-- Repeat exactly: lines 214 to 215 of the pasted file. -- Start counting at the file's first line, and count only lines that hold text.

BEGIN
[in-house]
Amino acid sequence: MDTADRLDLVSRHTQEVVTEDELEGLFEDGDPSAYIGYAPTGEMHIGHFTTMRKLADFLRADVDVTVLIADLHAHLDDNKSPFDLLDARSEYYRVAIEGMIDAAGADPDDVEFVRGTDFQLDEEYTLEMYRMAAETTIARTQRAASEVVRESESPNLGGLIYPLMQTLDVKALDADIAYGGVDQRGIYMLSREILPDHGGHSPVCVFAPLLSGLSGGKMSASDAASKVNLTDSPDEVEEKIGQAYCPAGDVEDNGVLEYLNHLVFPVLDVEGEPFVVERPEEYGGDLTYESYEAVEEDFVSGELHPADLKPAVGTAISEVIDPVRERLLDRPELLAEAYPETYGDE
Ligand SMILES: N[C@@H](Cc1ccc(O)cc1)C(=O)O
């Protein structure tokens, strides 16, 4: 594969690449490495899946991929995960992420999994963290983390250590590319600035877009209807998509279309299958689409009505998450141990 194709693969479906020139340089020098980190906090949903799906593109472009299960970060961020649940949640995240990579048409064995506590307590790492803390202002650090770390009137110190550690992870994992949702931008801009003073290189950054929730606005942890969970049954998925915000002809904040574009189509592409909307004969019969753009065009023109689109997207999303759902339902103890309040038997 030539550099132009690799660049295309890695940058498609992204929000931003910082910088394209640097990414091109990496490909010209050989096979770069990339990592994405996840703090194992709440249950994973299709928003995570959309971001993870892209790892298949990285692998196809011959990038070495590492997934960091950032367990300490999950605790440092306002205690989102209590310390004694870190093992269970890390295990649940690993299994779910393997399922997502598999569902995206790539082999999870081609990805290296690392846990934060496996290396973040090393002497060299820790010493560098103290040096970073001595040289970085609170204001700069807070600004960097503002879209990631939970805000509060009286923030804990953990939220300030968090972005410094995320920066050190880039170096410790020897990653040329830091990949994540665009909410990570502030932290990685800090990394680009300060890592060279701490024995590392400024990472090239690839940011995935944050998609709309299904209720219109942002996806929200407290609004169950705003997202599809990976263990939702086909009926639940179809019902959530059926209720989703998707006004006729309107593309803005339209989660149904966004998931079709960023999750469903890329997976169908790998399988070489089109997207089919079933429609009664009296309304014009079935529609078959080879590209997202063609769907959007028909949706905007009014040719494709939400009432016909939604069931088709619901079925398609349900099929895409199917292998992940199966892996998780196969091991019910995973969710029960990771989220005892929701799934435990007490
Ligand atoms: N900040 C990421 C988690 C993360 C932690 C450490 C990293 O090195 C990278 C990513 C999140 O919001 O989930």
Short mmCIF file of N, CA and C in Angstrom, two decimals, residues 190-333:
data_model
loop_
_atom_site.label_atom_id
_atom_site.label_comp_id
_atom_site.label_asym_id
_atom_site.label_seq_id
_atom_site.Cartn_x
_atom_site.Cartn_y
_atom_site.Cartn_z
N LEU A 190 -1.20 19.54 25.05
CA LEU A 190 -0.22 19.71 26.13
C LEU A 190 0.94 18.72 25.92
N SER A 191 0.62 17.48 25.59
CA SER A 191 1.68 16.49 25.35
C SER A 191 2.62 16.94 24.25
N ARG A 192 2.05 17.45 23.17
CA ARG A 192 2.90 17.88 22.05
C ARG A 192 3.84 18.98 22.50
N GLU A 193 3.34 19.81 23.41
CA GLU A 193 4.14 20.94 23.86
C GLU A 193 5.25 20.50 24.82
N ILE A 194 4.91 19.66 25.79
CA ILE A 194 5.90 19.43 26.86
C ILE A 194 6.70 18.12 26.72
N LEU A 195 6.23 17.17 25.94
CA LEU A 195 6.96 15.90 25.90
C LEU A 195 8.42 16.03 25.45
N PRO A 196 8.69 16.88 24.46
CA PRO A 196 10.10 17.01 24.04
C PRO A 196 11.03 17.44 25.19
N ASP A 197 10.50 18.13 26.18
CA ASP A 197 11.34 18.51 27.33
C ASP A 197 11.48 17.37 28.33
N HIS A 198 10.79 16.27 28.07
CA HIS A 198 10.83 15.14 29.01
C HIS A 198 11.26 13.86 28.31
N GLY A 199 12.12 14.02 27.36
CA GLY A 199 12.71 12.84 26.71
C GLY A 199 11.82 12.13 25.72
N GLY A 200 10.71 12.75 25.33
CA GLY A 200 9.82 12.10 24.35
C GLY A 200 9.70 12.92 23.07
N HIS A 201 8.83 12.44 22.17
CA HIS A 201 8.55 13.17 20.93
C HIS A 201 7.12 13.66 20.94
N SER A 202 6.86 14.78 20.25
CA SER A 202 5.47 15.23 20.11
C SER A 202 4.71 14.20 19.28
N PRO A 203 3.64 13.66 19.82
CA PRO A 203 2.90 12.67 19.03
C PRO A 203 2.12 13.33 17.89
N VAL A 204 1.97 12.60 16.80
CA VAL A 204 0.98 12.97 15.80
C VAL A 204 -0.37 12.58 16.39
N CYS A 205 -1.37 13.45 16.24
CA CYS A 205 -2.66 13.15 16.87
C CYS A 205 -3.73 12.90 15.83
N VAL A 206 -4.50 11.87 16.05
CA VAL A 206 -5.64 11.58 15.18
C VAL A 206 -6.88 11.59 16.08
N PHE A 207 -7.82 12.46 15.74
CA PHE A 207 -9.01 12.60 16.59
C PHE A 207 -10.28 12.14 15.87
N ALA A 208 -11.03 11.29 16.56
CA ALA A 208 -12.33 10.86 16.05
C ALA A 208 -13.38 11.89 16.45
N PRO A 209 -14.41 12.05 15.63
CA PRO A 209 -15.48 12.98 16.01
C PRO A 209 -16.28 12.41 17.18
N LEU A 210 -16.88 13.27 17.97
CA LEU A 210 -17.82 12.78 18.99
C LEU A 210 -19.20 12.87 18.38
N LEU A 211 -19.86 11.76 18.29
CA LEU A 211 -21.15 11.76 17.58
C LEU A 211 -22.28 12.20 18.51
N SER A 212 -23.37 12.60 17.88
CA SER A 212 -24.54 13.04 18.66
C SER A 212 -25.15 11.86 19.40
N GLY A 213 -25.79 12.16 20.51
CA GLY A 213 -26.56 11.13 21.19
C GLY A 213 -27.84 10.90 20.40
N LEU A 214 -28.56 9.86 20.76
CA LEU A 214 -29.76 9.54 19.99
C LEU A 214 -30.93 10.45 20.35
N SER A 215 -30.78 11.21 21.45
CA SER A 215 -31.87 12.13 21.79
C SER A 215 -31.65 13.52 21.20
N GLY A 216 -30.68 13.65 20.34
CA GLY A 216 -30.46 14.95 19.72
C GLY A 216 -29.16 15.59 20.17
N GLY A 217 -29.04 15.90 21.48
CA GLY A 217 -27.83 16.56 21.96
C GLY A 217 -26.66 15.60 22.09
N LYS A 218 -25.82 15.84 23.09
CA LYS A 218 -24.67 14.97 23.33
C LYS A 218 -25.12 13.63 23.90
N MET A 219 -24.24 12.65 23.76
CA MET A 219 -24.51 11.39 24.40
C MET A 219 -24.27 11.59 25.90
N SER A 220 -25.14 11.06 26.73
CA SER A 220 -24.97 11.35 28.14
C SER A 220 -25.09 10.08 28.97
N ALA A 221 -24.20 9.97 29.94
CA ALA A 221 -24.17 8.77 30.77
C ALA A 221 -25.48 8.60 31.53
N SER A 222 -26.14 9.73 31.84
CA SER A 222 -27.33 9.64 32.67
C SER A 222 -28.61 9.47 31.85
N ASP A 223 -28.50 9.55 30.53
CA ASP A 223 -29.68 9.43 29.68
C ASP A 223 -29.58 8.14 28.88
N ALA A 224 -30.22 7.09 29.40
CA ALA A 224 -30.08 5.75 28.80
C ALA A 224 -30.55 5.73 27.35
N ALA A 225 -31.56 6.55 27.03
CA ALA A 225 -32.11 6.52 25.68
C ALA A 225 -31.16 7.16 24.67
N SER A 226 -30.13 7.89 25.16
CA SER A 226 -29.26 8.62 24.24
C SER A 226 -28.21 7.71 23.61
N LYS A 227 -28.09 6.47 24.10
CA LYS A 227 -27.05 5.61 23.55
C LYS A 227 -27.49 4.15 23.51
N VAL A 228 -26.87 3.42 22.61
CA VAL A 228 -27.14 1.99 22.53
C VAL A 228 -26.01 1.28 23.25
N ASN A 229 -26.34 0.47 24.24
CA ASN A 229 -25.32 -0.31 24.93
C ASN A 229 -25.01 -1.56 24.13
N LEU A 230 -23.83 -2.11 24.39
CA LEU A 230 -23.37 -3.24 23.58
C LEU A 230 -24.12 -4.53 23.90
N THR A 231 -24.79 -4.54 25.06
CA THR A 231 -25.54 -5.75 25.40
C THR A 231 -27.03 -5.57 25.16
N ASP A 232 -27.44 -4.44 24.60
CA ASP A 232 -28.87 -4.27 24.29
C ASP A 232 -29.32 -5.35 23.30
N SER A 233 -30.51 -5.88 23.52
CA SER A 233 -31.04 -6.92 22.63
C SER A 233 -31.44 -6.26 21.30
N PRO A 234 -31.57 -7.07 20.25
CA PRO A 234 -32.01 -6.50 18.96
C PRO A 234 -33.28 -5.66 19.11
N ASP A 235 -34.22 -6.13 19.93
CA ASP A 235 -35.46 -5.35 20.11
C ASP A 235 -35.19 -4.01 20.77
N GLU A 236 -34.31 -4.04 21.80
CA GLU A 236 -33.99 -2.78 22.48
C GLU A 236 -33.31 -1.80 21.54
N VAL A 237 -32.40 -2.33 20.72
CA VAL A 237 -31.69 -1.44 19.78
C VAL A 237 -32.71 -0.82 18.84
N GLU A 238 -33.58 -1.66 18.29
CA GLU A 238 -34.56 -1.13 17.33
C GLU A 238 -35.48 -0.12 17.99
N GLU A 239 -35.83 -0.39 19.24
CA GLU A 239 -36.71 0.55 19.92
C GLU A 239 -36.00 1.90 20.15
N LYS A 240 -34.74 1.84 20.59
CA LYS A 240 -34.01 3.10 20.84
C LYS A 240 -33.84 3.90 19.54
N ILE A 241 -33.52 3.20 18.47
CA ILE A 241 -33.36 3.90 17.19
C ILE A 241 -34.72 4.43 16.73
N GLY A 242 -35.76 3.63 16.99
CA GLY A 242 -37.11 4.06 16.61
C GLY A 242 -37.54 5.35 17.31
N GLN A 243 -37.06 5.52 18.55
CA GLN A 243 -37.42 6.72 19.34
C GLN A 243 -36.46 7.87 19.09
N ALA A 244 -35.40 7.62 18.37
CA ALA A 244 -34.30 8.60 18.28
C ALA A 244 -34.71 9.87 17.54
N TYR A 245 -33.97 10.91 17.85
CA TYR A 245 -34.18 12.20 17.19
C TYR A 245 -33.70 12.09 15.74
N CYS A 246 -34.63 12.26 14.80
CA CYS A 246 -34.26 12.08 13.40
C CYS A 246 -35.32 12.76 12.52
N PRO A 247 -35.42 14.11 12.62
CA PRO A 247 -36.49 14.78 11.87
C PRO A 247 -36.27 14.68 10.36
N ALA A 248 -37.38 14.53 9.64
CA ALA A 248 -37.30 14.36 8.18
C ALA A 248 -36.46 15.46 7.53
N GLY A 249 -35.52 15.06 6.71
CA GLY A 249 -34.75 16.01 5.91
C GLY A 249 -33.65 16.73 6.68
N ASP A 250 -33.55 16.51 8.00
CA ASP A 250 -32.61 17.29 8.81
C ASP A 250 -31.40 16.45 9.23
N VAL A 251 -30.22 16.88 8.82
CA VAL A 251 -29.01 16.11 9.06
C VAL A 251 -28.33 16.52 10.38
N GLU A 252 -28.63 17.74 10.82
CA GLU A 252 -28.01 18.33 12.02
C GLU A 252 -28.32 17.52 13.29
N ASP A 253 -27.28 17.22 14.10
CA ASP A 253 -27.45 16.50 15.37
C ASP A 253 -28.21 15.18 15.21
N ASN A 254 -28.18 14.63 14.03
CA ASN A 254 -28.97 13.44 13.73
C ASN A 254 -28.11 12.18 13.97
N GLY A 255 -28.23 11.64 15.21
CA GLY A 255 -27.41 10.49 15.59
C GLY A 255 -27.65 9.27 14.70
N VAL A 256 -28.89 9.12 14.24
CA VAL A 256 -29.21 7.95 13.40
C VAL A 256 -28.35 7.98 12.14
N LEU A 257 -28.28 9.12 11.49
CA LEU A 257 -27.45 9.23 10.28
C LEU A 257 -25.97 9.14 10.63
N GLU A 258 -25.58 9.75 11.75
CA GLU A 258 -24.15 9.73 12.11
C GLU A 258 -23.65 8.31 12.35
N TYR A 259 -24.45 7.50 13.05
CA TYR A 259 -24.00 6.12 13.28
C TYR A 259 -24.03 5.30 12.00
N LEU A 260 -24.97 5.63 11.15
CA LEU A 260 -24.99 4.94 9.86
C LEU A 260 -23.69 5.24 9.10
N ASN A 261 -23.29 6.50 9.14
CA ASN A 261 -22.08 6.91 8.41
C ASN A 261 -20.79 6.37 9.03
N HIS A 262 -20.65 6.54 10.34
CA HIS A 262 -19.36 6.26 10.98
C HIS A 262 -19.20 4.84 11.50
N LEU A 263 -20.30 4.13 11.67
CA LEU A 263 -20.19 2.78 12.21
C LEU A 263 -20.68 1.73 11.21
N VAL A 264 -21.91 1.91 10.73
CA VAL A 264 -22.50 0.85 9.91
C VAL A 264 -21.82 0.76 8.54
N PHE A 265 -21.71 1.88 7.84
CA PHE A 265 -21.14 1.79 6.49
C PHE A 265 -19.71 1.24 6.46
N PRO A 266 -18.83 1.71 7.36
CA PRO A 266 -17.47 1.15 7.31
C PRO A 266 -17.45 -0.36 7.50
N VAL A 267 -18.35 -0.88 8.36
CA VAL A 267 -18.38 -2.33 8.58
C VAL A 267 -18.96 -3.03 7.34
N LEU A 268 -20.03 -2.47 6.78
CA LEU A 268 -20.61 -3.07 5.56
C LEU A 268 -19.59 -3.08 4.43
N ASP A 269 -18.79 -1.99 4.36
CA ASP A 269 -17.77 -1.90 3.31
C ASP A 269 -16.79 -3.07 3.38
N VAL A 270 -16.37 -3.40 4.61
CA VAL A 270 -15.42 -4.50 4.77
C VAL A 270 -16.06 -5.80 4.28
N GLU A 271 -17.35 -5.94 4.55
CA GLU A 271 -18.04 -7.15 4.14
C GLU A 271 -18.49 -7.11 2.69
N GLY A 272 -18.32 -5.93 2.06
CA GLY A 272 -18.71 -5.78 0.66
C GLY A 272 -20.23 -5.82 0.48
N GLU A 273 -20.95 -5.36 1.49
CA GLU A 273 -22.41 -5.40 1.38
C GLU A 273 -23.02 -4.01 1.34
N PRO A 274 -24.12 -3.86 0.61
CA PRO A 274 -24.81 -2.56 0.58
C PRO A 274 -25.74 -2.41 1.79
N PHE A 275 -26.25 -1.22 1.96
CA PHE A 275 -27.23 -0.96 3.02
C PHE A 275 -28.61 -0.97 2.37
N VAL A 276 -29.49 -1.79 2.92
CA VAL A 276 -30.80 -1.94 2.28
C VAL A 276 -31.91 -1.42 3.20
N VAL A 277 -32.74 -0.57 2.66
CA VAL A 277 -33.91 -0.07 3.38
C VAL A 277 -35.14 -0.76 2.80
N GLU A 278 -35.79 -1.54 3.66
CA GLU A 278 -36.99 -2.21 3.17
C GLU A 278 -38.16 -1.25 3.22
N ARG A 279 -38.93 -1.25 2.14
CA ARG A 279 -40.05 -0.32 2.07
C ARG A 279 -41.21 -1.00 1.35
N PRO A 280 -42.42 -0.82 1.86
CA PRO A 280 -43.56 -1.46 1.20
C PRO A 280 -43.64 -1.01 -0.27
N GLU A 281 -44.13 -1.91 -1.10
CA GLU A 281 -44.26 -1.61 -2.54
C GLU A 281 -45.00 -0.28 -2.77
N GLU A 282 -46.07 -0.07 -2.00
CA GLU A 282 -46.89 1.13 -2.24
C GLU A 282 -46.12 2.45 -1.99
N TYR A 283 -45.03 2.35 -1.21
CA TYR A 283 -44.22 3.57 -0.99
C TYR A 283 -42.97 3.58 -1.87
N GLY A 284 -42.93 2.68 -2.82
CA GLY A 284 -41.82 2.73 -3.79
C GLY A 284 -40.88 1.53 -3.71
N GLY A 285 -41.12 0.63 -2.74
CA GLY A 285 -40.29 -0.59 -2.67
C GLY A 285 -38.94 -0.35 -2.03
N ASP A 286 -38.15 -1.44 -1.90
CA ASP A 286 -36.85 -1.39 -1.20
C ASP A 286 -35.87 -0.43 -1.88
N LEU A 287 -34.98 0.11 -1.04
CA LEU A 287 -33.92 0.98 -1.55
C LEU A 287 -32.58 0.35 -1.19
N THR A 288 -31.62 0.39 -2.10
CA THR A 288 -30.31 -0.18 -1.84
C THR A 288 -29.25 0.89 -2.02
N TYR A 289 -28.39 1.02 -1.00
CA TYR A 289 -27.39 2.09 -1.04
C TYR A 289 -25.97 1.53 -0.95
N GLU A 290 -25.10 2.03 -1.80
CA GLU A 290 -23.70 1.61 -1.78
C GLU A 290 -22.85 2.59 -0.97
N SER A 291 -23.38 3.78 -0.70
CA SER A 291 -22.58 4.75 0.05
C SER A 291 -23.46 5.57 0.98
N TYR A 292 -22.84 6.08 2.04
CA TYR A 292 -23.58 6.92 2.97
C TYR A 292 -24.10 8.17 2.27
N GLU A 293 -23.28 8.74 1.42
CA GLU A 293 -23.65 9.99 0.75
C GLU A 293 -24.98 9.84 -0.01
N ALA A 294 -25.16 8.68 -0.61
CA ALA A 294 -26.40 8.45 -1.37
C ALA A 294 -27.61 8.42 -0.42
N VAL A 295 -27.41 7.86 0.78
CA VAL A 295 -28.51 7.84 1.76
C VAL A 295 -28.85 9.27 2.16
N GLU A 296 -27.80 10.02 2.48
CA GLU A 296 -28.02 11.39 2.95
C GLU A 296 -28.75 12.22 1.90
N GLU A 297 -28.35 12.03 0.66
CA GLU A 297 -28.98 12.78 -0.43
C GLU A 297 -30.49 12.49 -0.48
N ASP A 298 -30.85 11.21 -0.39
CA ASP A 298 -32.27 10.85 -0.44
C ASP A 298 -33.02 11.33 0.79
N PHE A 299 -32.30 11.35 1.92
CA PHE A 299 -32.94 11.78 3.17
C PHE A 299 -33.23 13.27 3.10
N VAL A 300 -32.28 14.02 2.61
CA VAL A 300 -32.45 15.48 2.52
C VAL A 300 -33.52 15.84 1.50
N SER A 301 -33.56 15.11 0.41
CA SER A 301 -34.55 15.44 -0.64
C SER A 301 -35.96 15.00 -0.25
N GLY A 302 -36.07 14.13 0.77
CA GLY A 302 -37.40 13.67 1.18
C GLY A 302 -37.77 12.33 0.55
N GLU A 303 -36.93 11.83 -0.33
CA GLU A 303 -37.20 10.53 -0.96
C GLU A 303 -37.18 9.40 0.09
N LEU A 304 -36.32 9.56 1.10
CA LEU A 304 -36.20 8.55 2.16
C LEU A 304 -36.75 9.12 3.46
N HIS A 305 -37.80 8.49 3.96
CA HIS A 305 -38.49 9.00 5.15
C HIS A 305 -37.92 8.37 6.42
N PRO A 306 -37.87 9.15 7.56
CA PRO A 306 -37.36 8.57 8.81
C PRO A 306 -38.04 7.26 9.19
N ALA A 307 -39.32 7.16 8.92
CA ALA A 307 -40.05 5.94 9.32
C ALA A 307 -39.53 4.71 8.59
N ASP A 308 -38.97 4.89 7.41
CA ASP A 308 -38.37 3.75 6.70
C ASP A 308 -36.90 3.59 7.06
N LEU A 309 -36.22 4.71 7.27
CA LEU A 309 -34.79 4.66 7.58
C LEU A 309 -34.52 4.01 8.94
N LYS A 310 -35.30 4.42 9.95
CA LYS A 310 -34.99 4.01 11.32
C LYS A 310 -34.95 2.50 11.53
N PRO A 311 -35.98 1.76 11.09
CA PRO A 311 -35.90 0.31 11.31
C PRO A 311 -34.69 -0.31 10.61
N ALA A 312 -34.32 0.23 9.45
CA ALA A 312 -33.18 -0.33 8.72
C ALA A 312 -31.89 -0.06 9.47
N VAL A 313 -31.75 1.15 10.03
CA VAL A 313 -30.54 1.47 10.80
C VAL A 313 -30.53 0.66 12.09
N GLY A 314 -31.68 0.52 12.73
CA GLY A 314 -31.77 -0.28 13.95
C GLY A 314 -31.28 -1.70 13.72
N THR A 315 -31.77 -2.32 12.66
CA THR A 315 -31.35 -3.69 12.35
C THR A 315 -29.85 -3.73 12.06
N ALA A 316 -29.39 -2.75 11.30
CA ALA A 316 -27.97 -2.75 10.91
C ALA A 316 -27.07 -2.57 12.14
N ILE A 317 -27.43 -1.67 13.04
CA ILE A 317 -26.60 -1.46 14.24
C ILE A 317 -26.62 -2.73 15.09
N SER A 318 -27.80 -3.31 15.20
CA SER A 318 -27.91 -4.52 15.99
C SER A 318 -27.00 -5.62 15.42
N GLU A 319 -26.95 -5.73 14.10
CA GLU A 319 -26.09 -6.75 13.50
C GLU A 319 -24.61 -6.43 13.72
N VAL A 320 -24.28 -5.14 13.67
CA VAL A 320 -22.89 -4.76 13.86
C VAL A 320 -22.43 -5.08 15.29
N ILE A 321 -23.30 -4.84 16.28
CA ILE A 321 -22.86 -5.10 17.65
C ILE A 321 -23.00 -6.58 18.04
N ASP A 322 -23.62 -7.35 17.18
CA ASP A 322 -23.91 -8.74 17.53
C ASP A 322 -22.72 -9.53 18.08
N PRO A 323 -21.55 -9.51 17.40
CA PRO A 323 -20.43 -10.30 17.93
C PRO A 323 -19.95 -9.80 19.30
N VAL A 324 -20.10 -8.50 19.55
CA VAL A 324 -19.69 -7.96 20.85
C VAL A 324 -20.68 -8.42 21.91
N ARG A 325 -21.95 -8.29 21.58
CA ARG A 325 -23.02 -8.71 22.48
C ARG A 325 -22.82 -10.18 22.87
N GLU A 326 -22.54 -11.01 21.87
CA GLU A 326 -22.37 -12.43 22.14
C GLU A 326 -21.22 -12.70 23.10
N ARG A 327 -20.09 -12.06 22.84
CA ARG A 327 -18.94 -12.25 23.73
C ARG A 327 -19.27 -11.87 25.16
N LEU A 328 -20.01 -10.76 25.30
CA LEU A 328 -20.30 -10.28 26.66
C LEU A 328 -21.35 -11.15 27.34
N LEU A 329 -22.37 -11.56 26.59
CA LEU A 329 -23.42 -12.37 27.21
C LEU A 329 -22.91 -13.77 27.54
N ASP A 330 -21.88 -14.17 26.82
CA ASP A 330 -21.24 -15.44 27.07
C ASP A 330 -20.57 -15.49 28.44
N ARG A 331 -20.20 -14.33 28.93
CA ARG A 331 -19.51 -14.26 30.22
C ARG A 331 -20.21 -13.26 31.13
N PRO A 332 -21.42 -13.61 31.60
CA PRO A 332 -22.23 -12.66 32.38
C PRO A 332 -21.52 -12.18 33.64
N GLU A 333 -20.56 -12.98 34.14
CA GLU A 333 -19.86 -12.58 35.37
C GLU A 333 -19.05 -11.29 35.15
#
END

N VAL A 256 -28.89 9.12 14.24
CA VAL A 256 -29.21 7.95 13.40